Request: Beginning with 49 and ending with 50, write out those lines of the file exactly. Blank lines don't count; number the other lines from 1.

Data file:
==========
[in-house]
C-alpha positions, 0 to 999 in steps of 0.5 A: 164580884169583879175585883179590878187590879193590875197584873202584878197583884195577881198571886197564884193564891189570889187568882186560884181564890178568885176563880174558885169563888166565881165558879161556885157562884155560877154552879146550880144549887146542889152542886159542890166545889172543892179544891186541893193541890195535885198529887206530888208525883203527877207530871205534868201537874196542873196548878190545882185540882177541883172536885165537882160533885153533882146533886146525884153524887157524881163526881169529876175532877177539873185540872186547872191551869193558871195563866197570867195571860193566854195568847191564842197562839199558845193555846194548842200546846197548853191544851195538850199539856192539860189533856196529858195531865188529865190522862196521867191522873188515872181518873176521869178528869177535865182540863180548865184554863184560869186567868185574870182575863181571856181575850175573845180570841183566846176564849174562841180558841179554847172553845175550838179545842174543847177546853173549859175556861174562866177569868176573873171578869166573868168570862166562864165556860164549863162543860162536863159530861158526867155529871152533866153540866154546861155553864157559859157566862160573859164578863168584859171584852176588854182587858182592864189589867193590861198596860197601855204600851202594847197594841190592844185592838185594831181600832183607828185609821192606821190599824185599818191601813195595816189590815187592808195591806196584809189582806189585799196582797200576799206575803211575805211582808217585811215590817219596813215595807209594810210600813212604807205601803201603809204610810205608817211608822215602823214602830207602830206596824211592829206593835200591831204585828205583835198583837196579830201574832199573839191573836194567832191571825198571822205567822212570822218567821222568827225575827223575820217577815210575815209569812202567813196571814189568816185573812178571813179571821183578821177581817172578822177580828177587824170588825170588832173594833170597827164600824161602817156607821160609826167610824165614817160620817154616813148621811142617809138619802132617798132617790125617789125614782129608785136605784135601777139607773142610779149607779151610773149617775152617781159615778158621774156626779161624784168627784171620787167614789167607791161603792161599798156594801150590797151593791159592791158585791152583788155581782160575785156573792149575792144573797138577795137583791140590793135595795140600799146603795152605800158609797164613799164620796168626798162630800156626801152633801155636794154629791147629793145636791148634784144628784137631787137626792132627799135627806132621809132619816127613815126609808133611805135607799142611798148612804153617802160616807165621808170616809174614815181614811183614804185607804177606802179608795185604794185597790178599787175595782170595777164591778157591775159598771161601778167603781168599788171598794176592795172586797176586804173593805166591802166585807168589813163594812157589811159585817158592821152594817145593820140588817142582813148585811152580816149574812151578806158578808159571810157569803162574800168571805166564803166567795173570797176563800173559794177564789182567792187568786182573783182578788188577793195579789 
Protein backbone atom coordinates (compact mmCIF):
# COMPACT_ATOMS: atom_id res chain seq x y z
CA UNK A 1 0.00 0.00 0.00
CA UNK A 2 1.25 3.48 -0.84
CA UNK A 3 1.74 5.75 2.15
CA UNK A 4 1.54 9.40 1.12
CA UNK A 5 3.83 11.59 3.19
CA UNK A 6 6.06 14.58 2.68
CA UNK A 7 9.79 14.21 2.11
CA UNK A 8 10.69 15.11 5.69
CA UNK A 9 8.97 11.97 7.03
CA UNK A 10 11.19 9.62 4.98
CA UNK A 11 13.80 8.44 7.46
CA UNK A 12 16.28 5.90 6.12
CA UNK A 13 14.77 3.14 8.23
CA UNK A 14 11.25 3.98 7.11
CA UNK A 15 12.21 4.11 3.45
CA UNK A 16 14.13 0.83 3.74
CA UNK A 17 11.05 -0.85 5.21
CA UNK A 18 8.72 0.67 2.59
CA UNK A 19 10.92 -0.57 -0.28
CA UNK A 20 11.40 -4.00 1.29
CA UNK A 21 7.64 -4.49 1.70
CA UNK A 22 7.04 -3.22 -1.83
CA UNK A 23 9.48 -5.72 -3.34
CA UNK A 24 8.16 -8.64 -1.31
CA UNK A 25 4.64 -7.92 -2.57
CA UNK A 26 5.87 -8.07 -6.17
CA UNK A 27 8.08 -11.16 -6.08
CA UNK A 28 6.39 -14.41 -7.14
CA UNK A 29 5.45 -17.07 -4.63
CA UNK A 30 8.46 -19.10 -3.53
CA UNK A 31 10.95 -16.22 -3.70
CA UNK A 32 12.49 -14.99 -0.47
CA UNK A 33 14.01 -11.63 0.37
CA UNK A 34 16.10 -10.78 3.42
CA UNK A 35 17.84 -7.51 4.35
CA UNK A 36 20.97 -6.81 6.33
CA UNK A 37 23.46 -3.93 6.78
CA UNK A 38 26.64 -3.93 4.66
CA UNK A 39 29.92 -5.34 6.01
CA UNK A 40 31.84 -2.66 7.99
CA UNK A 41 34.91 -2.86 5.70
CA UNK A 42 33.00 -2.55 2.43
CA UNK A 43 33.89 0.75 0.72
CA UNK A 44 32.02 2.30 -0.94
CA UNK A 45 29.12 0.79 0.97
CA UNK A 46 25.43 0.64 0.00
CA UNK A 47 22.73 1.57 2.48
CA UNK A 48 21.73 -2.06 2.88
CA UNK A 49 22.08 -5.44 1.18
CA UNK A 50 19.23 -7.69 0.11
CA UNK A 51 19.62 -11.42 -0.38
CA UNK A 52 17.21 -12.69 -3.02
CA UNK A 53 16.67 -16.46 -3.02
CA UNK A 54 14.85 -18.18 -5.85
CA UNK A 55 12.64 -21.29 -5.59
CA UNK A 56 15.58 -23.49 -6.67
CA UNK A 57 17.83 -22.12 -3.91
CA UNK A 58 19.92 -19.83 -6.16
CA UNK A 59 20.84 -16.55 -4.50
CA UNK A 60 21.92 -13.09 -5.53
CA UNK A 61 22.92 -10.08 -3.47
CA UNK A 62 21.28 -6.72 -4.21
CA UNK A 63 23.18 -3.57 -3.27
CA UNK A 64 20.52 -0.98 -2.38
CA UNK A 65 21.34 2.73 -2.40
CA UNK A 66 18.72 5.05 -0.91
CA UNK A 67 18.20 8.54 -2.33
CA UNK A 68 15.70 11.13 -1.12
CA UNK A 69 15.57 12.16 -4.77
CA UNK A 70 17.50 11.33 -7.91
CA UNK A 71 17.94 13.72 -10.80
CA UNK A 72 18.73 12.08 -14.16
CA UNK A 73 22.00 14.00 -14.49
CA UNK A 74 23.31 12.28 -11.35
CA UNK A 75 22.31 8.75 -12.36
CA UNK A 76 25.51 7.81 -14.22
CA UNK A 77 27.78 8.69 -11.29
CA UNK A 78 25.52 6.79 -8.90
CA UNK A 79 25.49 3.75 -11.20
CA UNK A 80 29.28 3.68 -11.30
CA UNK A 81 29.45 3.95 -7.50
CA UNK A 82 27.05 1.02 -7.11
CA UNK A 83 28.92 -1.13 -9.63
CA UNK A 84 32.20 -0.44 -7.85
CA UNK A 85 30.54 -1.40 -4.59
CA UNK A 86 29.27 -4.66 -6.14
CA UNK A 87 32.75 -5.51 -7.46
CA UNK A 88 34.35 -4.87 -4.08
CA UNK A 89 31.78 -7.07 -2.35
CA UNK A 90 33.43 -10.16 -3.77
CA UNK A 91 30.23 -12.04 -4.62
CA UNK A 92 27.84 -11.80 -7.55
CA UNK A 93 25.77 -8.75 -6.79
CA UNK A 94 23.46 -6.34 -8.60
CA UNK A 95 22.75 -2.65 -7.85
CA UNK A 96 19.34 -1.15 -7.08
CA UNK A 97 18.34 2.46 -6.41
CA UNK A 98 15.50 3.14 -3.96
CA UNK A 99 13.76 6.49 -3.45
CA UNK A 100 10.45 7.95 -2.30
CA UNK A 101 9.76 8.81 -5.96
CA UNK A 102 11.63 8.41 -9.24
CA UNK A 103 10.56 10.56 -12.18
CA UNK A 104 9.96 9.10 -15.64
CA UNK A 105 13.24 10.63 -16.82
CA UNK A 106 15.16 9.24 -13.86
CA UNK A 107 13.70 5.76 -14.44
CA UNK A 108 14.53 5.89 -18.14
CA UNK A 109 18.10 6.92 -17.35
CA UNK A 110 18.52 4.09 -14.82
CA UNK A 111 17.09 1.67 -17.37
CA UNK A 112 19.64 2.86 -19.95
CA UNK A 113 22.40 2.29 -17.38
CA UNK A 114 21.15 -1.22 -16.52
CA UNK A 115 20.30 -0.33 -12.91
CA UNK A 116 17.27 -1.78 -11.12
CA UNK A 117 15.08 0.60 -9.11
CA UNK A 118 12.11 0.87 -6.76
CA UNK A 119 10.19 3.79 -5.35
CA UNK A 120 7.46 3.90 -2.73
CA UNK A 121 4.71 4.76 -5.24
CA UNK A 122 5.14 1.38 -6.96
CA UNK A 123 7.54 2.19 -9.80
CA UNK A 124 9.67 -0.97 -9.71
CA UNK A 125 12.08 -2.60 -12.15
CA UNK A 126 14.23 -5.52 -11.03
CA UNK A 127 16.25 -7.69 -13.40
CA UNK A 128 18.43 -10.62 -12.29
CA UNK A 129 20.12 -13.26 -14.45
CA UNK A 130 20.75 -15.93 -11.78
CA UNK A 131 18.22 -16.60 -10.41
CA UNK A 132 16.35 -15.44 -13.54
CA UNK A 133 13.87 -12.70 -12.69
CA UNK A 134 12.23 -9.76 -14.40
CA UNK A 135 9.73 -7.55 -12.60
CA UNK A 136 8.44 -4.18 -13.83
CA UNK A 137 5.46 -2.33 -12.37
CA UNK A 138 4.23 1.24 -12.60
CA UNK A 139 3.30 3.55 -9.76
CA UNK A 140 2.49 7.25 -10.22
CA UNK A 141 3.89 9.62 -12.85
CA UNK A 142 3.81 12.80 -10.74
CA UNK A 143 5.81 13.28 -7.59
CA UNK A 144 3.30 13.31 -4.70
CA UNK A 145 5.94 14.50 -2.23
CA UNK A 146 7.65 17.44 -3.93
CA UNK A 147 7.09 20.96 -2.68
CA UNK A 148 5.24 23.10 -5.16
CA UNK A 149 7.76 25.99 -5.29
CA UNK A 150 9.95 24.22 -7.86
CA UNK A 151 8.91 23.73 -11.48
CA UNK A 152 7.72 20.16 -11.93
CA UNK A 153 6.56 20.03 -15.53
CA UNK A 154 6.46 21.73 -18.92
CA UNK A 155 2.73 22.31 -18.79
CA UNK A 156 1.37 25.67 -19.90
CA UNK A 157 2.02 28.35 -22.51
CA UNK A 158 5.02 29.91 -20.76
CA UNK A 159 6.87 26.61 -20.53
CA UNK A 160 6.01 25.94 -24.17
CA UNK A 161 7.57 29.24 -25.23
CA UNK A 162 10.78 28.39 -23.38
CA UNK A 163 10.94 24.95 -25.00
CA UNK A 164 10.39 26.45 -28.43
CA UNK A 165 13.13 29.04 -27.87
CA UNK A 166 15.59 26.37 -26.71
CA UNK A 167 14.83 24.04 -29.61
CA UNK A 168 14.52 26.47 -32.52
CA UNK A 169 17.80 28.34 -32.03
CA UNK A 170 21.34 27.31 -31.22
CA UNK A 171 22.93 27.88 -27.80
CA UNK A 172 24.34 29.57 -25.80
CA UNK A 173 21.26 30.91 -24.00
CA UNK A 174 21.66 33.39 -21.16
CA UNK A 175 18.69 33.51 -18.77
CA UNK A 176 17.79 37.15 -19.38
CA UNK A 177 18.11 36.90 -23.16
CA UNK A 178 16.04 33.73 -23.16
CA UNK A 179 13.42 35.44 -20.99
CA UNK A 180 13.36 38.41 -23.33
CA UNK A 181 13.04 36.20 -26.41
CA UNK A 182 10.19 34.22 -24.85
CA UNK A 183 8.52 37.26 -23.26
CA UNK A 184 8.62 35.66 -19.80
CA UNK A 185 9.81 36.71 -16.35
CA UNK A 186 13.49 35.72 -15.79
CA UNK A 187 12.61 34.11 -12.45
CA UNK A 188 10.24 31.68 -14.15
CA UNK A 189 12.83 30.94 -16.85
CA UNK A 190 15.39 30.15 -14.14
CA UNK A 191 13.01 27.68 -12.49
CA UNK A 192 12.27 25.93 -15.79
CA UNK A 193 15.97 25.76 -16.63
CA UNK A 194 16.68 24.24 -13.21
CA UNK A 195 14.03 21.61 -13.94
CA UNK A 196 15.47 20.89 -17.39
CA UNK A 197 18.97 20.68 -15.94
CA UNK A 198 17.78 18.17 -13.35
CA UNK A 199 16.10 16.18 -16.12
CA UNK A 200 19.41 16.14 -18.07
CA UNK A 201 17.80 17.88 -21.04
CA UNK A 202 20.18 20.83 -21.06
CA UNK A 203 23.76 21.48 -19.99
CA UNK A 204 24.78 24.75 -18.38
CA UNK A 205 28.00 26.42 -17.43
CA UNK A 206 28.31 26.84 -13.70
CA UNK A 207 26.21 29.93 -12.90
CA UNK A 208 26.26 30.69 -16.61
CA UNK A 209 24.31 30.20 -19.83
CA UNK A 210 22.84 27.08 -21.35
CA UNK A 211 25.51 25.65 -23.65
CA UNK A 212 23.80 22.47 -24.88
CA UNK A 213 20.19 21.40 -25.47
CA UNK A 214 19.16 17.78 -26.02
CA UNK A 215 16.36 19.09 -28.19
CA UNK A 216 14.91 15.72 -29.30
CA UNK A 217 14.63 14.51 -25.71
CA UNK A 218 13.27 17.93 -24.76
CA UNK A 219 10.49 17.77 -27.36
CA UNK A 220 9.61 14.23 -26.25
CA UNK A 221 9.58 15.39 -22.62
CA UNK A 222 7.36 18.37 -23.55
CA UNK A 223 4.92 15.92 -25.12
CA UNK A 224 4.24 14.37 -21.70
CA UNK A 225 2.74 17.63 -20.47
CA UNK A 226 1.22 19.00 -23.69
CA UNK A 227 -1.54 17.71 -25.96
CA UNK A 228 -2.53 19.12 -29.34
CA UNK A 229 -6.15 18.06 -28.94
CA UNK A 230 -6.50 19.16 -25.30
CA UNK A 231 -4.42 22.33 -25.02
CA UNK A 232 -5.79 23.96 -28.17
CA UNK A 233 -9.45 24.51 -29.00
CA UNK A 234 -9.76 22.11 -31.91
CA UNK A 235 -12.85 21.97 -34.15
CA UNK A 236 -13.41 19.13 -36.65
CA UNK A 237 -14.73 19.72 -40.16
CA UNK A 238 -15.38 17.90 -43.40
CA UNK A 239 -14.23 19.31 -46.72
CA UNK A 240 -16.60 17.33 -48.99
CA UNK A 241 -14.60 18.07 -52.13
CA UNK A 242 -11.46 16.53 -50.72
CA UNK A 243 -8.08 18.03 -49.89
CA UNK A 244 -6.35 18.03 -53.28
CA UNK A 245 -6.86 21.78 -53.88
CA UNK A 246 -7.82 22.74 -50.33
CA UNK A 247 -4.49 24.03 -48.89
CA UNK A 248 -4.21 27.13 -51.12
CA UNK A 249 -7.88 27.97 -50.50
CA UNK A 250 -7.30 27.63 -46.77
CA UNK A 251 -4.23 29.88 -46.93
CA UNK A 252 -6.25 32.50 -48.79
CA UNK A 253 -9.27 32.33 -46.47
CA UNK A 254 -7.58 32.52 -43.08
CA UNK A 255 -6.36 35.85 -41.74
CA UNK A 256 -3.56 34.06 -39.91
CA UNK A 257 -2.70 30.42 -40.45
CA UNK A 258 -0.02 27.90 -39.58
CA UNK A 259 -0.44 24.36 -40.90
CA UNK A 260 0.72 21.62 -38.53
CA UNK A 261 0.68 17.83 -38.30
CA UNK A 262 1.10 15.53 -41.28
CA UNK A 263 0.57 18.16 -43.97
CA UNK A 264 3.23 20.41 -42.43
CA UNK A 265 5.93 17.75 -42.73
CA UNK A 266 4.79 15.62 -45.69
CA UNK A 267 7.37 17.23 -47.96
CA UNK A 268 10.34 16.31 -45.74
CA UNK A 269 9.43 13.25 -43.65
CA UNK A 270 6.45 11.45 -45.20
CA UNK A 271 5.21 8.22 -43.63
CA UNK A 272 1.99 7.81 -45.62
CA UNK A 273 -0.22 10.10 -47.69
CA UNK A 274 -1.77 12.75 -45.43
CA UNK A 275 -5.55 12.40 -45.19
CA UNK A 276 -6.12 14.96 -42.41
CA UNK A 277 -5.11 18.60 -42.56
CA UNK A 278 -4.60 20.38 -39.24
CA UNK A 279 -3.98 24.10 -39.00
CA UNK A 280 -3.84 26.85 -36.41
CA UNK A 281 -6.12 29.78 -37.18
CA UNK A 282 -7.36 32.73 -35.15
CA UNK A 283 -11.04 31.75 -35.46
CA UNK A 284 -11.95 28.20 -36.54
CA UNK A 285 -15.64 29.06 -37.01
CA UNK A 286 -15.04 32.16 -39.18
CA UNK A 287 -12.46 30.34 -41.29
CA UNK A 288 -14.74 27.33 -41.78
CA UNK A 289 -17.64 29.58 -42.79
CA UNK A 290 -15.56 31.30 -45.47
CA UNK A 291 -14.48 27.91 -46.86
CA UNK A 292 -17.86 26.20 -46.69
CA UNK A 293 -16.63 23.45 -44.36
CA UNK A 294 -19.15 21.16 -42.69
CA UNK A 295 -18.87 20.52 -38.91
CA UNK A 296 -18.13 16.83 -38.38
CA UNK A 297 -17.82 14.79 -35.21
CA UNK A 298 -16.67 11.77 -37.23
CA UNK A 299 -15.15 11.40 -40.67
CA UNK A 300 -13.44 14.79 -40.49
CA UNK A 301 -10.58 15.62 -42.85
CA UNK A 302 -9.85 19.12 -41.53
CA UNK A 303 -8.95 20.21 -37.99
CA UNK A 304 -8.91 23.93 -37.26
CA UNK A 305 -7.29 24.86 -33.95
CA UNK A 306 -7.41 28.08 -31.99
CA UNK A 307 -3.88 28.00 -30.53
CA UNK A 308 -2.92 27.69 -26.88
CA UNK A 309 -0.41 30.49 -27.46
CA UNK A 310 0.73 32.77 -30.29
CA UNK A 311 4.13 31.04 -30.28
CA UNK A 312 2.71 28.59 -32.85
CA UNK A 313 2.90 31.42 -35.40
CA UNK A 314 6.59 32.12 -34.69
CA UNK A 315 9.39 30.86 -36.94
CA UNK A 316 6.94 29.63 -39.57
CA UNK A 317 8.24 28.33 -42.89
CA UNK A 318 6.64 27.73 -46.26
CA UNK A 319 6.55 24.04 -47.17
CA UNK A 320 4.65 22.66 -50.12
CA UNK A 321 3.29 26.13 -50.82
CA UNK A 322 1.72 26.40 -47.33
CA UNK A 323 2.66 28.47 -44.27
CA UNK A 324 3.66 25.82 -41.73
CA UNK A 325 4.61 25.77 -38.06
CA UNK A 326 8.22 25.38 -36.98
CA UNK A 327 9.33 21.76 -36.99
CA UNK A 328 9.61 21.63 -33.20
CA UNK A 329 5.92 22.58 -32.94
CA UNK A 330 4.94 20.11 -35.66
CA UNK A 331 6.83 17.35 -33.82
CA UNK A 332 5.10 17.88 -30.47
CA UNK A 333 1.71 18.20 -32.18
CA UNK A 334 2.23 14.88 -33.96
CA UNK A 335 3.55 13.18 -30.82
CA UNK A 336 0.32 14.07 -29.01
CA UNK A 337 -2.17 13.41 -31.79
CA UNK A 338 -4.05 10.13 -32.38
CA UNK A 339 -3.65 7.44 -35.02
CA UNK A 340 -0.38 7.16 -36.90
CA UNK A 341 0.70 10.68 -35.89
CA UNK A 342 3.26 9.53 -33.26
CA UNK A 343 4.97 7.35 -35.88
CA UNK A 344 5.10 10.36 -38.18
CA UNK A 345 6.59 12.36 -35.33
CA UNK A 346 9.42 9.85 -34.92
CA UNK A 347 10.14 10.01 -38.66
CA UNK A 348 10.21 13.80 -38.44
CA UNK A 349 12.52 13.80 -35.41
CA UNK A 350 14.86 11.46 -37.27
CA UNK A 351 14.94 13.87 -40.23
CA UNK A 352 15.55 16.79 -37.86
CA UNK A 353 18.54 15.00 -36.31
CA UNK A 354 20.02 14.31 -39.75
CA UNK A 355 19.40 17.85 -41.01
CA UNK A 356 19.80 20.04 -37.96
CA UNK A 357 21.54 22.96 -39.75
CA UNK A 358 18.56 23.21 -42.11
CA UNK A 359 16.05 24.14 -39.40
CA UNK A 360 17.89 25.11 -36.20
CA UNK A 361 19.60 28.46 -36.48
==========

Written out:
CA UNK A 45 29.12 0.79 0.97
CA UNK A 46 25.43 0.64 0.00